Ashley Wells, M.A. Student in American Studies
Ashley is an M.A. student in the American Studies Program here at CSER. Her research interests focus on Black women and mental health. We asked Ashley a few questions about her program and her time at CSER. See her answers below!
Where do you call home?
Long Island, New York.
Why did you choose to get your M.A. in American Studies at CSER?
I chose this M.A. program because I know that I would like to get a Ph.D. in American Studies in the future. I was confident that this program would give me the training that I need to thrive as a future doctoral student in this field. My interests reside at the intersections of Black studies, women & gender studies, ethnic studies, and english literature. I do not believe that any of those individual fields truly encompass my research, hence my interests in American Studies’ interdisciplinary nature.
What are your particular research interests?
At CSER, I am focusing on Black American women and the mental health crisis currently taking place. I am examining how Black women’s identity made it much more difficult for them to be diagnosed with and receive adequate/comprehensive treatment for mental health disorders. As a Black American woman, I hope that my scholarship can have a positive impact on my community and on future Black women leaders.
What has been a highlight of your time at Columbia?
A highlight of my time at Columbia has definitely been being on the executive board of the Arts & Sciences Graduate Council (ASGC). As the Communications Chair for the board, I am responsible for taking minutes during all meetings, communicating with department representatives across GSAS, and distributing the weekly ASGC newsletters. It’s been a really exciting experience, and I feel as though I’ve been able to connect with my fellow students in a way that wasn’t sure I would be able to do during Covid-19.
What do you do in your free time?
In my free time, I work as a research assistant in the History department, and I am also a member of the OADI Research Collective. The Diversity Research Collective is a cohort-based, year-long program comprising GSAS graduate students across multiple disciplines. All participants must be actively conducting research on topics that have particular relevance for communities affected by persistent marginalization and exclusion. In the collective, I am able to get a head start on formulating and articulating my future thesis to my peers, and this training has been invaluable.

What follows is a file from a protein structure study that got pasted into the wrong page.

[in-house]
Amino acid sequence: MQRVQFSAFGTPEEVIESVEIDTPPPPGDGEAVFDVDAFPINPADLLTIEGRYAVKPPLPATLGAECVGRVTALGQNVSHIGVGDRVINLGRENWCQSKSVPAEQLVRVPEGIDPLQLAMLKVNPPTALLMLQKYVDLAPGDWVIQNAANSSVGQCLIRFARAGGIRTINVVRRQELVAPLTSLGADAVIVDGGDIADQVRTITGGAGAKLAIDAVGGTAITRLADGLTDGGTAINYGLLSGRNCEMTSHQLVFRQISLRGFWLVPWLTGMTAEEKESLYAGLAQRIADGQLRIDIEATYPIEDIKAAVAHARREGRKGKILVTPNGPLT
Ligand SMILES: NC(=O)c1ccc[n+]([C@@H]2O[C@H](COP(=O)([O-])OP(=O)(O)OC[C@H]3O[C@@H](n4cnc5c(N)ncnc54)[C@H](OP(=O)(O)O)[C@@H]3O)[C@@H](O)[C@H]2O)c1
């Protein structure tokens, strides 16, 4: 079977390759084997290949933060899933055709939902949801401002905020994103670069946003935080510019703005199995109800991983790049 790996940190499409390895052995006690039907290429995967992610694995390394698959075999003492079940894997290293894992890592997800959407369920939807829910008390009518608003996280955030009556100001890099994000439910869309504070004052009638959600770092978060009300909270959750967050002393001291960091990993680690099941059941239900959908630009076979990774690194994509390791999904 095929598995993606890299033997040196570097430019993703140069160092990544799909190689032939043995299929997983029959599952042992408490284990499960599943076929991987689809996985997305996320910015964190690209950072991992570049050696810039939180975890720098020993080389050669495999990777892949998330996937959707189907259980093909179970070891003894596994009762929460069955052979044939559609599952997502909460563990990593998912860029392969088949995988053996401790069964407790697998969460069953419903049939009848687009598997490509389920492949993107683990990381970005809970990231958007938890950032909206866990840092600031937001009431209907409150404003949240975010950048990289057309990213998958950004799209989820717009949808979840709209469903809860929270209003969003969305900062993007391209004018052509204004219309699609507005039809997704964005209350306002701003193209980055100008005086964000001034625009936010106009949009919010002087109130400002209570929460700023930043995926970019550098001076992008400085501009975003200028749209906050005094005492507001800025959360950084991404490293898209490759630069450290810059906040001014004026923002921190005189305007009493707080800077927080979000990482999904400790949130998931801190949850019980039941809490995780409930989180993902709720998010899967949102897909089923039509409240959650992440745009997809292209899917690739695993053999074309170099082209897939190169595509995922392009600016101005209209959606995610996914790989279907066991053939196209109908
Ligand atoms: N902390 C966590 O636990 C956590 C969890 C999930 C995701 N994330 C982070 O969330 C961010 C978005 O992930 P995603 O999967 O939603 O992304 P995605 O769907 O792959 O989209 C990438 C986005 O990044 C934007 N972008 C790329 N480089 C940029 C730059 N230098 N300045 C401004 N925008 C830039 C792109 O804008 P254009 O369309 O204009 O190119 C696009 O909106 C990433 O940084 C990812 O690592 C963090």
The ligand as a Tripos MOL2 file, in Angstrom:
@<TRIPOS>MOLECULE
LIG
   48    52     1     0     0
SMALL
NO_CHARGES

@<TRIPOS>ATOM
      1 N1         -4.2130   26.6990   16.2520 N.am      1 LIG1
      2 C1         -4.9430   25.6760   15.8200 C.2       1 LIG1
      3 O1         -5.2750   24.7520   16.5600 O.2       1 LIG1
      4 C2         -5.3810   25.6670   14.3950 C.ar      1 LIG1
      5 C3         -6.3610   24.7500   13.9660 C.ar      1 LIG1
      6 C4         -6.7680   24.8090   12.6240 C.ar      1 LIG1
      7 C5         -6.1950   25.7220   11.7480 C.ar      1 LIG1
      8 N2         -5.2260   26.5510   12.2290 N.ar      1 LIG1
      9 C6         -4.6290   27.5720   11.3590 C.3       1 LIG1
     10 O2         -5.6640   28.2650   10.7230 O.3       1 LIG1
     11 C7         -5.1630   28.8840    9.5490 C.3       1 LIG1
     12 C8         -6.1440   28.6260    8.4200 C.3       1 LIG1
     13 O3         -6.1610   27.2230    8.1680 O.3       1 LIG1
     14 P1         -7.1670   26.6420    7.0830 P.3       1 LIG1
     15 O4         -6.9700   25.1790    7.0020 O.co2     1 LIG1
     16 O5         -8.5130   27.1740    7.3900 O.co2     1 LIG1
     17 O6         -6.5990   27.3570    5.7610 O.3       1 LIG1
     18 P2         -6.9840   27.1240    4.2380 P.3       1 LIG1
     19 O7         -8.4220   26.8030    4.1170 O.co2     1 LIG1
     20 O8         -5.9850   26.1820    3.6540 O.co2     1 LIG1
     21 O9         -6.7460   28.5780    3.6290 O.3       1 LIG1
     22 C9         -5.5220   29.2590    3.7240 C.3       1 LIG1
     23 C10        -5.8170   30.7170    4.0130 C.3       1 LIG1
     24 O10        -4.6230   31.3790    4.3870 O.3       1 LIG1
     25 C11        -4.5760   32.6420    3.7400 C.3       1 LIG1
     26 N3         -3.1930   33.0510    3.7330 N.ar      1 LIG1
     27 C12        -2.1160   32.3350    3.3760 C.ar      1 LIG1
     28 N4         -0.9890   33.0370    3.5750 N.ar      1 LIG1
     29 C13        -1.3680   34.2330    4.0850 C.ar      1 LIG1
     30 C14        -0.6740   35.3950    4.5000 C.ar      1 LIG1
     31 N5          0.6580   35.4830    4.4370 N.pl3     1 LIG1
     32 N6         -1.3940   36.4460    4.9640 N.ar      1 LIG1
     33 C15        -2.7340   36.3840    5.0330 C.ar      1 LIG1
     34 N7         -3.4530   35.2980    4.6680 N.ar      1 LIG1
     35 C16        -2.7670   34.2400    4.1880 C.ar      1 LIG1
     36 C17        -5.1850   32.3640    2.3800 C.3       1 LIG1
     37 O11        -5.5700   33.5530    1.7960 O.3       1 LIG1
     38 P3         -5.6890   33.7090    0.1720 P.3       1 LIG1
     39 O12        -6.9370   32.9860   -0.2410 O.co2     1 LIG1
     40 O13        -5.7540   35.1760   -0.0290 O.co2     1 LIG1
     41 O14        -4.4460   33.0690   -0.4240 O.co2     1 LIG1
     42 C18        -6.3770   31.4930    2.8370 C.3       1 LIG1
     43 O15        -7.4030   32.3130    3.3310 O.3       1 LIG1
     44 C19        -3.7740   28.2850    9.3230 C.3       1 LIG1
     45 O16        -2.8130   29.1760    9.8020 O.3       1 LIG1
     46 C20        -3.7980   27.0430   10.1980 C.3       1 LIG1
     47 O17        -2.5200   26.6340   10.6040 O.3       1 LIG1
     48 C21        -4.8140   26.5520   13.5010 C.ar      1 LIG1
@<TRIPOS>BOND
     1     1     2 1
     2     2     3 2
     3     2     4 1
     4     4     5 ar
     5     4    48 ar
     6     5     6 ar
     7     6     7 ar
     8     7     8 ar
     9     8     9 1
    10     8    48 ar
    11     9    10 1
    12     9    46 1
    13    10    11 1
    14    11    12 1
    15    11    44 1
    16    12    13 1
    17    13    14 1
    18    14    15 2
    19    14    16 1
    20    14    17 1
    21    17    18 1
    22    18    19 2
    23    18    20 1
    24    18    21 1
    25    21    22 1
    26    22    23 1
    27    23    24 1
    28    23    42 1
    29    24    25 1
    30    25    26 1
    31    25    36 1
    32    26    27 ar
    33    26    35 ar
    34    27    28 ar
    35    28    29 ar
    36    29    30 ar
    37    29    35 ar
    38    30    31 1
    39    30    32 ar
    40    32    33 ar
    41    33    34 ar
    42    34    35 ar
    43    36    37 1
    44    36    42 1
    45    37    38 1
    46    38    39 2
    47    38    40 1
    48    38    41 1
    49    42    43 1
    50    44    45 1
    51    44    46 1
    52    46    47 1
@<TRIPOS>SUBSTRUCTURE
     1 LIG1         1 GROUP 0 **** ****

Do you maintain any creative or political practices outside of Columbia which resonate with your studies?
While studying at Columbia, I also work full time as the Chief Business Development Officer of a non-profit called The Prosp(a)rity Project. The Prosp(a)rity Project is a nonprofit organization that is dedicated to uplifting & advancing Black girls and women with the resources to help them thrive in all areas of life – financially, professionally, and holistically. Founded in the summer of 2020, our first initiative is to help alleviate the $35B in collective student debt that Black women are saddled with. This, coupled with their average financial literacy rate of 35%, places them at the sharpest socioeconomic disadvantage and diminishes their ability to build generational wealth. Our Economic Empowerment Initiative awards our 22 award beneficiaries with 100% student debt relief, one-on-one financial literacy training, and a professional mentorship program.